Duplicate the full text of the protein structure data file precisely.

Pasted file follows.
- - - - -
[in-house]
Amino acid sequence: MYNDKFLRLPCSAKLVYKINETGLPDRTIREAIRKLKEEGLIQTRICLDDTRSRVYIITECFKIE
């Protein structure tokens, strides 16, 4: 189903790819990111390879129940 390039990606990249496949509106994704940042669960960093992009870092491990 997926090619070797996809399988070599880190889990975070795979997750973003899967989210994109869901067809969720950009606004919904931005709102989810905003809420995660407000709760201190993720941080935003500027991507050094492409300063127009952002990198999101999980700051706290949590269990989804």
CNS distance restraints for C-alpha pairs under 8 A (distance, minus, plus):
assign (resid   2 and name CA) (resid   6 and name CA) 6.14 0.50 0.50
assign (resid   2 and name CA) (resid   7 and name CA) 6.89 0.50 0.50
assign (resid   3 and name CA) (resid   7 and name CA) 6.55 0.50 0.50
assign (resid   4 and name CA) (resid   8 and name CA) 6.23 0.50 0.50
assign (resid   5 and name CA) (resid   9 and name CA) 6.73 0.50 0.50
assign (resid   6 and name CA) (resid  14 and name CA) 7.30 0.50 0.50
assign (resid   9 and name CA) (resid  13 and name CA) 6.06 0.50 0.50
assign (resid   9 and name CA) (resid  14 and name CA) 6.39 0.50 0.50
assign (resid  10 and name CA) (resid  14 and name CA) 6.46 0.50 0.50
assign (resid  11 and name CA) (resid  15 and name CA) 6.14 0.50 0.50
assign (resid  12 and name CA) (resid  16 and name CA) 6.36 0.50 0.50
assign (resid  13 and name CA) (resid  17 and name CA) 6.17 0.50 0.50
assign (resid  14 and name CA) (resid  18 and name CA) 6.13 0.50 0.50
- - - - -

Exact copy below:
[in-house]
Amino acid sequence: MYNDKFLRLPCSAKLVYKINETGLPDRTIREAIRKLKEEGLIQTRICLDDTRSRVYIITECFKIE
């Protein structure tokens, strides 16, 4: 189903790819990111390879129940 390039990606990249496949509106994704940042669960960093992009870092491990 997926090619070797996809399988070599880190889990975070795979997750973003899967989210994109869901067809969720950009606004919904931005709102989810905003809420995660407000709760201190993720941080935003500027991507050094492409300063127009952002990198999101999980700051706290949590269990989804």
CNS distance restraints for C-alpha pairs under 8 A (distance, minus, plus):
assign (resid   2 and name CA) (resid   6 and name CA) 6.14 0.50 0.50
assign (resid   2 and name CA) (resid   7 and name CA) 6.89 0.50 0.50
assign (resid   3 and name CA) (resid   7 and name CA) 6.55 0.50 0.50
assign (resid   4 and name CA) (resid   8 and name CA) 6.23 0.50 0.50
assign (resid   5 and name CA) (resid   9 and name CA) 6.73 0.50 0.50
assign (resid   6 and name CA) (resid  14 and name CA) 7.30 0.50 0.50
assign (resid   9 and name CA) (resid  13 and name CA) 6.06 0.50 0.50
assign (resid   9 and name CA) (resid  14 and name CA) 6.39 0.50 0.50
assign (resid  10 and name CA) (resid  14 and name CA) 6.46 0.50 0.50
assign (resid  11 and name CA) (resid  15 and name CA) 6.14 0.50 0.50
assign (resid  12 and name CA) (resid  16 and name CA) 6.36 0.50 0.50
assign (resid  13 and name CA) (resid  17 and name CA) 6.17 0.50 0.50
assign (resid  14 and name CA) (resid  18 and name CA) 6.13 0.50 0.50